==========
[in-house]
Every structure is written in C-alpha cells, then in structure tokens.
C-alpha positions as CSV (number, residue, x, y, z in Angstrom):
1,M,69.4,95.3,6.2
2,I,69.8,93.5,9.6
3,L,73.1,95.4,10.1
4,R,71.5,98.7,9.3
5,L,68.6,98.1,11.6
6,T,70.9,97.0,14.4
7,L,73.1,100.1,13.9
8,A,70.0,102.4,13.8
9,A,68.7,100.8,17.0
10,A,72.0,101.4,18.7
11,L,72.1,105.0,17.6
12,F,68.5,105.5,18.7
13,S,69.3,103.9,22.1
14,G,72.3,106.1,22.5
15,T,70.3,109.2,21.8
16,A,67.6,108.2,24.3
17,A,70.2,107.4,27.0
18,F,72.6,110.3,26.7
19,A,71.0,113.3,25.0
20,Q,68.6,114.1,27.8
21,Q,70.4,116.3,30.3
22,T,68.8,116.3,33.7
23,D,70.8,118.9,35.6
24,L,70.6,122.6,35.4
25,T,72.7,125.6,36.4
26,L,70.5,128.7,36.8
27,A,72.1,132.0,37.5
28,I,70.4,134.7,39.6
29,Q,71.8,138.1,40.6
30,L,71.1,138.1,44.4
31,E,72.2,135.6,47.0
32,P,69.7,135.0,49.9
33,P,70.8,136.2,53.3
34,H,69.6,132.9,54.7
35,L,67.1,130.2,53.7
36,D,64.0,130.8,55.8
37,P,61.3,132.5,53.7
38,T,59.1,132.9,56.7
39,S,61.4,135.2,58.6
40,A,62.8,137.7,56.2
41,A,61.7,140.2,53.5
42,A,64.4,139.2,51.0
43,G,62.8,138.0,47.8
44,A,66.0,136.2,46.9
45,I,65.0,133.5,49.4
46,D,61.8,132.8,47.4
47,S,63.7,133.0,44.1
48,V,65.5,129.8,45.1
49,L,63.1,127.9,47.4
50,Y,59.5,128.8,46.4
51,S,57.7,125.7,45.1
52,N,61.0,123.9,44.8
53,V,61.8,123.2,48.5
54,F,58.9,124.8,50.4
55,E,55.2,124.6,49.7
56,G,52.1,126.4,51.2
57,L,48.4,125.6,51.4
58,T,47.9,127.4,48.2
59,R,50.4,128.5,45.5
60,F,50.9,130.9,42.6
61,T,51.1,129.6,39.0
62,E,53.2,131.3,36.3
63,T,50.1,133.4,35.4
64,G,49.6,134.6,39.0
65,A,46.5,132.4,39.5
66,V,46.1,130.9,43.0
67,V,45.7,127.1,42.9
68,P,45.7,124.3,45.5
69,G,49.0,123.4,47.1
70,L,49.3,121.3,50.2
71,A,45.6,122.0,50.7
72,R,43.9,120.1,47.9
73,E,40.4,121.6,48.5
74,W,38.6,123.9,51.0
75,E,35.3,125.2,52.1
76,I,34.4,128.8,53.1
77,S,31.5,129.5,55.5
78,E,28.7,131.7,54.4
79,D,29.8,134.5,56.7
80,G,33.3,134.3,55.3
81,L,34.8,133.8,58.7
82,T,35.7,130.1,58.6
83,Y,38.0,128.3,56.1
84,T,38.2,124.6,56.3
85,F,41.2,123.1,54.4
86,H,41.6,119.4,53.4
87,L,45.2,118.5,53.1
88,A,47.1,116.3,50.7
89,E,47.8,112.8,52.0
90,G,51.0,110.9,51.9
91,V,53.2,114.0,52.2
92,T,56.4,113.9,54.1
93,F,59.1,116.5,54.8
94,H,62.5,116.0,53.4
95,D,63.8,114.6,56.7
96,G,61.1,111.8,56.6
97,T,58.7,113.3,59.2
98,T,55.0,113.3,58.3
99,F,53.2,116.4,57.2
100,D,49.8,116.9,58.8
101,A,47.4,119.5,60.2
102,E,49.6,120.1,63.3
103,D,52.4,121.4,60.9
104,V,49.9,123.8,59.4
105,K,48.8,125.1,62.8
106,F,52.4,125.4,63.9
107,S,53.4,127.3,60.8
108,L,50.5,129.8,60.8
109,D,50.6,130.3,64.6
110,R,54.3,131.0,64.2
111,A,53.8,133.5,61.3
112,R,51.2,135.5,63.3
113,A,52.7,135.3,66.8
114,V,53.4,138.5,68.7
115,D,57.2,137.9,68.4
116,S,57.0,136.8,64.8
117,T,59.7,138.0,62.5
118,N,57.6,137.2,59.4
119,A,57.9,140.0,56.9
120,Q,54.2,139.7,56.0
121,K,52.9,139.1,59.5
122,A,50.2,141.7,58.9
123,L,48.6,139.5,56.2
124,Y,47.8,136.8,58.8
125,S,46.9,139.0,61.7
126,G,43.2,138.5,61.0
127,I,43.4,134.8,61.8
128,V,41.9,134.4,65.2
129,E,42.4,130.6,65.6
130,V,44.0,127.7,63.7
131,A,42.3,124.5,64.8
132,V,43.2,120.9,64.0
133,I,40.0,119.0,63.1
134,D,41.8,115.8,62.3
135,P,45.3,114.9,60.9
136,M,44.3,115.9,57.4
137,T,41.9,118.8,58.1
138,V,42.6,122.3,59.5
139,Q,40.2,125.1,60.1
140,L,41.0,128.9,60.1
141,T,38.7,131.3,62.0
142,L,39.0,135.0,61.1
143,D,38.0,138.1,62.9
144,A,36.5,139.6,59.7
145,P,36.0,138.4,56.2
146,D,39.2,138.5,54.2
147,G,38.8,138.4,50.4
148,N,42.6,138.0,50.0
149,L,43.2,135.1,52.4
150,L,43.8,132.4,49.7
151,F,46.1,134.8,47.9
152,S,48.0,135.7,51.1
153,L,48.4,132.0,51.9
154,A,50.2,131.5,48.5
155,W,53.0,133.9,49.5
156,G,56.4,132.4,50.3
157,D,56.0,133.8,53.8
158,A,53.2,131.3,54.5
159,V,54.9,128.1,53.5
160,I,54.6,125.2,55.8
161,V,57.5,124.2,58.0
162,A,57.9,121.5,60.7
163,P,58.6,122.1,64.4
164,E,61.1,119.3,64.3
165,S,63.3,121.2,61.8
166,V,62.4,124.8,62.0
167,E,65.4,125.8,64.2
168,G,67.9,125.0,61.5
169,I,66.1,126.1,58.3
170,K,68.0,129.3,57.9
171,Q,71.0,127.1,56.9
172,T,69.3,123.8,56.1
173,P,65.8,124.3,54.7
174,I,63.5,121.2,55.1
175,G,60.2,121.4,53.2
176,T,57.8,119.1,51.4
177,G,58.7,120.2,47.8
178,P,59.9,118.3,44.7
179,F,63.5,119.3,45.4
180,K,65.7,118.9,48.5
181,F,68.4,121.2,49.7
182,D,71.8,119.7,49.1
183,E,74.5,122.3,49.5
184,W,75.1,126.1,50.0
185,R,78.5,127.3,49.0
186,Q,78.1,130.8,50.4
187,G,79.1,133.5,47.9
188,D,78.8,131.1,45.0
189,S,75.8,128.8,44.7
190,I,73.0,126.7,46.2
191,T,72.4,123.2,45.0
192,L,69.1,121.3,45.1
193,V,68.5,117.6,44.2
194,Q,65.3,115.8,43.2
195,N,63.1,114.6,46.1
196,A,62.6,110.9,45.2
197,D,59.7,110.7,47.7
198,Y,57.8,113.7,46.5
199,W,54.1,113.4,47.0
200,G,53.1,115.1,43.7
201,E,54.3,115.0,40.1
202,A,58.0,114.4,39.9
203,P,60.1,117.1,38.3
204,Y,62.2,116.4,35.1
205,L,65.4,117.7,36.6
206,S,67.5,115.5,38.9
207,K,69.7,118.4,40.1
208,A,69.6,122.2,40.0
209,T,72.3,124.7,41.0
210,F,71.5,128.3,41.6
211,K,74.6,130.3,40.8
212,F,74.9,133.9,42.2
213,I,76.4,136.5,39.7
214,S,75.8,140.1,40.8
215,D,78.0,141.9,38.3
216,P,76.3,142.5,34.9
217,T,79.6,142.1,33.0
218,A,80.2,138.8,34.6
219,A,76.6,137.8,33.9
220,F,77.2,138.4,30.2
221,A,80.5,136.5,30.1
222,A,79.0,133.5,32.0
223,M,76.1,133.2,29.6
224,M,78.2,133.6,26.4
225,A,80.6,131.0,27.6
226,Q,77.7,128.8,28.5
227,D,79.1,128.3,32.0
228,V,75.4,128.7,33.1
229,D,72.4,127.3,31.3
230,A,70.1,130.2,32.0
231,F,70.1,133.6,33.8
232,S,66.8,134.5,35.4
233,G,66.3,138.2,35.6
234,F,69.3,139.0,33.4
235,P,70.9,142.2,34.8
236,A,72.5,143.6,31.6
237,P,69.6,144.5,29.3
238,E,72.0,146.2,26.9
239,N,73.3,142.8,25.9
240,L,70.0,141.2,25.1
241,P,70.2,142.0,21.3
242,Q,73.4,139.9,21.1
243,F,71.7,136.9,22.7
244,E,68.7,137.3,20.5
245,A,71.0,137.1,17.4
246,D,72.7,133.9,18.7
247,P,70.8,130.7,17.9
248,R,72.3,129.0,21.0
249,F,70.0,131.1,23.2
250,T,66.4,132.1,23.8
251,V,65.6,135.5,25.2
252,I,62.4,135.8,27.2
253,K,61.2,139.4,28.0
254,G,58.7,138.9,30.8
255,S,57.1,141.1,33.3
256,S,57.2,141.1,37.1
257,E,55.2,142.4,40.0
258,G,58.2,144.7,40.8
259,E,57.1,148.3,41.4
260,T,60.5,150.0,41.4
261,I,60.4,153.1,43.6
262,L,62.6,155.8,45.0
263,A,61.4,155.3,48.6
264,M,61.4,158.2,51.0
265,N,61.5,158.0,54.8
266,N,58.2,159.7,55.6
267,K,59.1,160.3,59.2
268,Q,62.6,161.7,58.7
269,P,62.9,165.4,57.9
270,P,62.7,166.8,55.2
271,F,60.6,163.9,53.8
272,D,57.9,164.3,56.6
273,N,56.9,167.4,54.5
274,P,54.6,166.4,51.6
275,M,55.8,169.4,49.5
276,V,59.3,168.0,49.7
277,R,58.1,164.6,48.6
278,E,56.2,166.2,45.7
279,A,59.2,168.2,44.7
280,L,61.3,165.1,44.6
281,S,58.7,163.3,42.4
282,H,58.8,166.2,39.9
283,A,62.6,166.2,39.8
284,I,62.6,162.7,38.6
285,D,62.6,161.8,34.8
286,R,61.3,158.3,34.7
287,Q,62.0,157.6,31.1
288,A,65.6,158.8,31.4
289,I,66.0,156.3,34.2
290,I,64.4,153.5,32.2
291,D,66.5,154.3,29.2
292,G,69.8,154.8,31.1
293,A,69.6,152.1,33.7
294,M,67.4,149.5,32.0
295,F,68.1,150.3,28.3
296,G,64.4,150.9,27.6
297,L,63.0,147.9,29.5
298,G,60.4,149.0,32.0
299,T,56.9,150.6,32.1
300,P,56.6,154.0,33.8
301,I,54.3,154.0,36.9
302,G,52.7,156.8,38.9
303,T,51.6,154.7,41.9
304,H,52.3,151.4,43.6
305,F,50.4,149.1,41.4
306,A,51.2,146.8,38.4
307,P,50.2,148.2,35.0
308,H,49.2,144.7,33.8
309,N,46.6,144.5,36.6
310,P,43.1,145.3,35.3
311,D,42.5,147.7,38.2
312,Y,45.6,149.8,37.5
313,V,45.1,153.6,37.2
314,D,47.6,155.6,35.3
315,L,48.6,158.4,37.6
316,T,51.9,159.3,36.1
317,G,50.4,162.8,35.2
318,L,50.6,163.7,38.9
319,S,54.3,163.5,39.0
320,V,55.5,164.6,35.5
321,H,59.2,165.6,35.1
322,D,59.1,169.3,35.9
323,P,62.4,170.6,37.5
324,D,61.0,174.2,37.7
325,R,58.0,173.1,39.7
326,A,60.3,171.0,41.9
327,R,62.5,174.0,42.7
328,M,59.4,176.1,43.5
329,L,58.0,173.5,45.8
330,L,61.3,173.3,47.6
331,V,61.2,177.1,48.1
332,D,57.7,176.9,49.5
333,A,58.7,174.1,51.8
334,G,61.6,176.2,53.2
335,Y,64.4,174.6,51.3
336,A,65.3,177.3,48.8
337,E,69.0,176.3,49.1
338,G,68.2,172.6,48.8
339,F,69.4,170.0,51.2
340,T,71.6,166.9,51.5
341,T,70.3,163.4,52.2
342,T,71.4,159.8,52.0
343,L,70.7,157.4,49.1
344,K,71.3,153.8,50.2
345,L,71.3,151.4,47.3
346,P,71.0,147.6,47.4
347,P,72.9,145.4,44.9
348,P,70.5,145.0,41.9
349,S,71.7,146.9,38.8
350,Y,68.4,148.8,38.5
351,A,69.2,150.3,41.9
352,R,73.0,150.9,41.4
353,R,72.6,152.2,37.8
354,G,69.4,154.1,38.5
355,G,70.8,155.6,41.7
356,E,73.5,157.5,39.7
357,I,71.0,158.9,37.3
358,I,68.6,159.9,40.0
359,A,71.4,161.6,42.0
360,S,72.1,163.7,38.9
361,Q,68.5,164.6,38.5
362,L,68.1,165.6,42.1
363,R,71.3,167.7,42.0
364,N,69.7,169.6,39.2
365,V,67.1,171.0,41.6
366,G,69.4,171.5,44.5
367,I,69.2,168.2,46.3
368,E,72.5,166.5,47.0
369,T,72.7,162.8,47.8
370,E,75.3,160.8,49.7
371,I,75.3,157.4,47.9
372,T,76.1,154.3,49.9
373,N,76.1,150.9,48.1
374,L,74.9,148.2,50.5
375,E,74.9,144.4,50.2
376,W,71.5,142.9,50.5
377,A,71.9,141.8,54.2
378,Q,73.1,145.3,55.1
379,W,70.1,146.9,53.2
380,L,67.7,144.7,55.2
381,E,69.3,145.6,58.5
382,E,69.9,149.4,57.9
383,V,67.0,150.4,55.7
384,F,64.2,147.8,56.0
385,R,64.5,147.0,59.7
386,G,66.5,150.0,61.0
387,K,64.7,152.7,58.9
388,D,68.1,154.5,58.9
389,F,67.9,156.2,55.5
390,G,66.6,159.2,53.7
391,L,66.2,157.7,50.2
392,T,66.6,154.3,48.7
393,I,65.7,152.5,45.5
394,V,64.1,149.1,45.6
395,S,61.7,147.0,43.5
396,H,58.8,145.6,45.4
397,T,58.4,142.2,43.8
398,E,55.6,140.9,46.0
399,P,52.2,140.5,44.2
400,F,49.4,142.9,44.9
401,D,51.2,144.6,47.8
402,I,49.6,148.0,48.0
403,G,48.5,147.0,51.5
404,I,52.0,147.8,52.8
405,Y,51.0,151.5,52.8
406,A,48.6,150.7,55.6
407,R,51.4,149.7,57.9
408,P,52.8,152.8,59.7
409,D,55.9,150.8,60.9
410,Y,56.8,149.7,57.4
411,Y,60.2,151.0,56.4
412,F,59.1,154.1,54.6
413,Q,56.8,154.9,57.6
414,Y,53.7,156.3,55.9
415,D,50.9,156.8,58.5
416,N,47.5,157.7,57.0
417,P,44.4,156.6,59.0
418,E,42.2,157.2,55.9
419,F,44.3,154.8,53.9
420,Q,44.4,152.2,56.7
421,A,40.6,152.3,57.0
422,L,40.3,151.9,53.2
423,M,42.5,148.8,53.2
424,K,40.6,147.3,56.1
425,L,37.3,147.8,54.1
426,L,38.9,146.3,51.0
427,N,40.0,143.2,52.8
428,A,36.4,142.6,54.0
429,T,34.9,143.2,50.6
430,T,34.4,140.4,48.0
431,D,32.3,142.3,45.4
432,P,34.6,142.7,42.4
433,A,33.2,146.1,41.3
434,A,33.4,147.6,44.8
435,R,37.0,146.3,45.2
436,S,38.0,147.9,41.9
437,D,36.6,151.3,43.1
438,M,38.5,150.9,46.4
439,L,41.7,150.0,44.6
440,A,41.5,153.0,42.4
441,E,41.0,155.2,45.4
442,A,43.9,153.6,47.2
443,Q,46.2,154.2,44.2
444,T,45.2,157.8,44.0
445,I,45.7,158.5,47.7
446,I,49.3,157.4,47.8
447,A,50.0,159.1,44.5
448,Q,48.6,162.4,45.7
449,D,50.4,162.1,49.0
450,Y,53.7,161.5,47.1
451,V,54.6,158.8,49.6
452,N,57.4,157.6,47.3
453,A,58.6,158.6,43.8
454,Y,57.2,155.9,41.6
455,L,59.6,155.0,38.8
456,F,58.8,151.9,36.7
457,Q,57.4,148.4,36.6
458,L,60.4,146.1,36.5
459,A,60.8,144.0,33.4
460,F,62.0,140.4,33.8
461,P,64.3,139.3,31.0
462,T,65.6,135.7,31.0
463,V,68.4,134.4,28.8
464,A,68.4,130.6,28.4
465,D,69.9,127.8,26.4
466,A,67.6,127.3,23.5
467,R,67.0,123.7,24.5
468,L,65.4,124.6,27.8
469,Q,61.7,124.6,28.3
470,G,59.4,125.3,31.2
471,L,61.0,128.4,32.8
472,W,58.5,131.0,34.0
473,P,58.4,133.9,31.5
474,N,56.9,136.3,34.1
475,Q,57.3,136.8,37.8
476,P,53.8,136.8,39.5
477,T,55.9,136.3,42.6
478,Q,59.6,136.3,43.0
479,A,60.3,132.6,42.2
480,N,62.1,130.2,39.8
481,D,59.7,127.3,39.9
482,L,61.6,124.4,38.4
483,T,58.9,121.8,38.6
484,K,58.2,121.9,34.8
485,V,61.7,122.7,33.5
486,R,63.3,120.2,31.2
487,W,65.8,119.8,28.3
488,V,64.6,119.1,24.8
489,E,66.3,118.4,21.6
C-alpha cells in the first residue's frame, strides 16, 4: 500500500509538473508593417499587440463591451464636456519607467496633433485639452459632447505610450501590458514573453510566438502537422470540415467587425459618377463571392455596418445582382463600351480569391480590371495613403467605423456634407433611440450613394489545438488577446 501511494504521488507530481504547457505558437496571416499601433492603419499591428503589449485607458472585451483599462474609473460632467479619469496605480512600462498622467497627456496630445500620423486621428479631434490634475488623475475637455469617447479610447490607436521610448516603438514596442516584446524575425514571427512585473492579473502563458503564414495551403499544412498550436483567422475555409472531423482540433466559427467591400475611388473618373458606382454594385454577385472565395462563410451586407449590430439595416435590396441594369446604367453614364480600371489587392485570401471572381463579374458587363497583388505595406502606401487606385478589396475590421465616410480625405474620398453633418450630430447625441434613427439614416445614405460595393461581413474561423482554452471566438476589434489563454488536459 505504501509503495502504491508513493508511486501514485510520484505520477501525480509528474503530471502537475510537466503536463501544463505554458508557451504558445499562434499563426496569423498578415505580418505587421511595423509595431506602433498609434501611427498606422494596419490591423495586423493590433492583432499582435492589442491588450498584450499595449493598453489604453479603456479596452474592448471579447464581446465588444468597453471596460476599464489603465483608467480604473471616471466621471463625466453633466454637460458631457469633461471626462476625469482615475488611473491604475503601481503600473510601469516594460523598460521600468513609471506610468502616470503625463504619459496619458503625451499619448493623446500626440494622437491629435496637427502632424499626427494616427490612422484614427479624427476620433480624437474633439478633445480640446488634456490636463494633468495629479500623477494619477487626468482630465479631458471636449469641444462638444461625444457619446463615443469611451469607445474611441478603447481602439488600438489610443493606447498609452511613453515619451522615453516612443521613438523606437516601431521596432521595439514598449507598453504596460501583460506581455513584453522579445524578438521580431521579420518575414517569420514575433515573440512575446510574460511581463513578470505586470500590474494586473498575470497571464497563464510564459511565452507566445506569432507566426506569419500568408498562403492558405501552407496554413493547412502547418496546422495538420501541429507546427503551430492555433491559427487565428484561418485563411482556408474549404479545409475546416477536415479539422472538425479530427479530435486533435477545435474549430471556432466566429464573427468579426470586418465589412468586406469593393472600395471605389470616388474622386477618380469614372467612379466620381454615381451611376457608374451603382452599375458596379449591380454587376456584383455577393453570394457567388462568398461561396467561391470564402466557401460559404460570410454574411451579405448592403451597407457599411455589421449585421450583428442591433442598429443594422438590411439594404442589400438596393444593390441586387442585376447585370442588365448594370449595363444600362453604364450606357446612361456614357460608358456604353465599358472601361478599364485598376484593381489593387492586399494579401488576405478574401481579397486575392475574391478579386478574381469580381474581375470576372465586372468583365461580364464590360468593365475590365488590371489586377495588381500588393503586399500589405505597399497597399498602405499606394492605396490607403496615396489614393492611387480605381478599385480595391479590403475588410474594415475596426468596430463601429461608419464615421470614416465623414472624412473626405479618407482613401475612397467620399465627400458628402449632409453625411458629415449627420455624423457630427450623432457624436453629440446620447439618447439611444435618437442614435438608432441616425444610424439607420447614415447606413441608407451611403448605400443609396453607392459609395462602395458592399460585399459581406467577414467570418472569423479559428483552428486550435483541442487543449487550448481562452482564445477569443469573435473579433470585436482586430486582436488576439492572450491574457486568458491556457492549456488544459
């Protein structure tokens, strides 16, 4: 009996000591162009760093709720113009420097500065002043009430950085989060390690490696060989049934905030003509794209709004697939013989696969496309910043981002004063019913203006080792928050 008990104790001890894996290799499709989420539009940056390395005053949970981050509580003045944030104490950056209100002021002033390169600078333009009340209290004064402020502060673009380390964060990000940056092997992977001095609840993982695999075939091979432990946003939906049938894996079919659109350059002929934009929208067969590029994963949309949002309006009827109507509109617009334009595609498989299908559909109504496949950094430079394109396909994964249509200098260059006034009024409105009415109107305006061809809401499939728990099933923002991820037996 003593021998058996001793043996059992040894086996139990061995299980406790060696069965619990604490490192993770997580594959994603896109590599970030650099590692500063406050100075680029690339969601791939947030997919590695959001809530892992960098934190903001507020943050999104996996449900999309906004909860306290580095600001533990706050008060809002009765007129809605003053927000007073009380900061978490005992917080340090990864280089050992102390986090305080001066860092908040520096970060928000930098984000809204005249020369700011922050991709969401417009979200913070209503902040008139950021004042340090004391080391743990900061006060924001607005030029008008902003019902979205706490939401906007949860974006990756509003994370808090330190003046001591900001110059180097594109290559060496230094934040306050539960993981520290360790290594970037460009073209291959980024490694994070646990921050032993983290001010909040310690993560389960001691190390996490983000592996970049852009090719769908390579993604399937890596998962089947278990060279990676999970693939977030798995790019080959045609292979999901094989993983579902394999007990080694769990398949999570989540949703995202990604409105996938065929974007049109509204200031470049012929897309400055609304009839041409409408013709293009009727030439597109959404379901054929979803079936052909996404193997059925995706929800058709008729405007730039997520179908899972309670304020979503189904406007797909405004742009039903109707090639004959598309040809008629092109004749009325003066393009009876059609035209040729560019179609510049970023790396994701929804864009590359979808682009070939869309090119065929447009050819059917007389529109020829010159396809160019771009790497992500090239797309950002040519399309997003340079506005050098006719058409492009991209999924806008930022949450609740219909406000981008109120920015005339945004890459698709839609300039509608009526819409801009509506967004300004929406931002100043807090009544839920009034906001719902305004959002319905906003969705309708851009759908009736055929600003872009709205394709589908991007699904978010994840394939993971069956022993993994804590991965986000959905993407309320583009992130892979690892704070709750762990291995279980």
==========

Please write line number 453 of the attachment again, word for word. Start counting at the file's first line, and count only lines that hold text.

450,Y,53.7,161.5,47.1